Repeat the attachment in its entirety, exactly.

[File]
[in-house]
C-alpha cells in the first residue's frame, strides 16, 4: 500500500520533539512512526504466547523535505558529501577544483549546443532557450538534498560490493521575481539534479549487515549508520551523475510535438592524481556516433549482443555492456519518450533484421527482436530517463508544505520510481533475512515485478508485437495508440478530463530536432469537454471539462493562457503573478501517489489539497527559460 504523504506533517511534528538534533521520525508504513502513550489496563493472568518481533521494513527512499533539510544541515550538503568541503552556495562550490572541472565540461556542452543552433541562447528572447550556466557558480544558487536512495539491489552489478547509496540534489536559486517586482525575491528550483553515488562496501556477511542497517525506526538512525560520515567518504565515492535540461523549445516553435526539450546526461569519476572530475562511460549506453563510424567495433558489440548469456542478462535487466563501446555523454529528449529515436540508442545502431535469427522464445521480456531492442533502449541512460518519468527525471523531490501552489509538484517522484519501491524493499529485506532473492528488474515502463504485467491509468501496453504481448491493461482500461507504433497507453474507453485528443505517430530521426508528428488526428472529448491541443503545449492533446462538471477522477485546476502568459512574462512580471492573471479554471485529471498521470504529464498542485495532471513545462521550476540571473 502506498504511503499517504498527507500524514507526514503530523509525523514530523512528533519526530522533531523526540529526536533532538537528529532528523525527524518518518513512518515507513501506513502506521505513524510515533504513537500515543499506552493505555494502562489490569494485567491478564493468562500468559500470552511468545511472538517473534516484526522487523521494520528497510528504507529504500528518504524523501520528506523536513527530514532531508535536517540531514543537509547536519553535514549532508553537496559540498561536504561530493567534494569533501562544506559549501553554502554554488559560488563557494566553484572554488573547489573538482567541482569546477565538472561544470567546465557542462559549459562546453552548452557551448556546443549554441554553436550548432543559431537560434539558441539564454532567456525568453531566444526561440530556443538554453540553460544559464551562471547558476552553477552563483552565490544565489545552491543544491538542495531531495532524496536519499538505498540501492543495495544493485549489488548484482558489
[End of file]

[in-house]
C-alpha cells in the first residue's frame, strides 16, 4: 500500500520533539512512526504466547523535505558529501577544483549546443532557450538534498560490493521575481539534479549487515549508520551523475510535438592524481556516433549482443555492456519518450533484421527482436530517463508544505520510481533475512515485478508485437495508440478530463530536432469537454471539462493562457503573478501517489489539497527559460 504523504506533517511534528538534533521520525508504513502513550489496563493472568518481533521494513527512499533539510544541515550538503568541503552556495562550490572541472565540461556542452543552433541562447528572447550556466557558480544558487536512495539491489552489478547509496540534489536559486517586482525575491528550483553515488562496501556477511542497517525506526538512525560520515567518504565515492535540461523549445516553435526539450546526461569519476572530475562511460549506453563510424567495433558489440548469456542478462535487466563501446555523454529528449529515436540508442545502431535469427522464445521480456531492442533502449541512460518519468527525471523531490501552489509538484517522484519501491524493499529485506532473492528488474515502463504485467491509468501496453504481448491493461482500461507504433497507453474507453485528443505517430530521426508528428488526428472529448491541443503545449492533446462538471477522477485546476502568459512574462512580471492573471479554471485529471498521470504529464498542485495532471513545462521550476540571473 502506498504511503499517504498527507500524514507526514503530523509525523514530523512528533519526530522533531523526540529526536533532538537528529532528523525527524518518518513512518515507513501506513502506521505513524510515533504513537500515543499506552493505555494502562489490569494485567491478564493468562500468559500470552511468545511472538517473534516484526522487523521494520528497510528504507529504500528518504524523501520528506523536513527530514532531508535536517540531514543537509547536519553535514549532508553537496559540498561536504561530493567534494569533501562544506559549501553554502554554488559560488563557494566553484572554488573547489573538482567541482569546477565538472561544470567546465557542462559549459562546453552548452557551448556546443549554441554553436550548432543559431537560434539558441539564454532567456525568453531566444526561440530556443538554453540553460544559464551562471547558476552553477552563483552565490544565489545552491543544491538542495531531495532524496536519499538505498540501492543495495544493485549489488548484482558489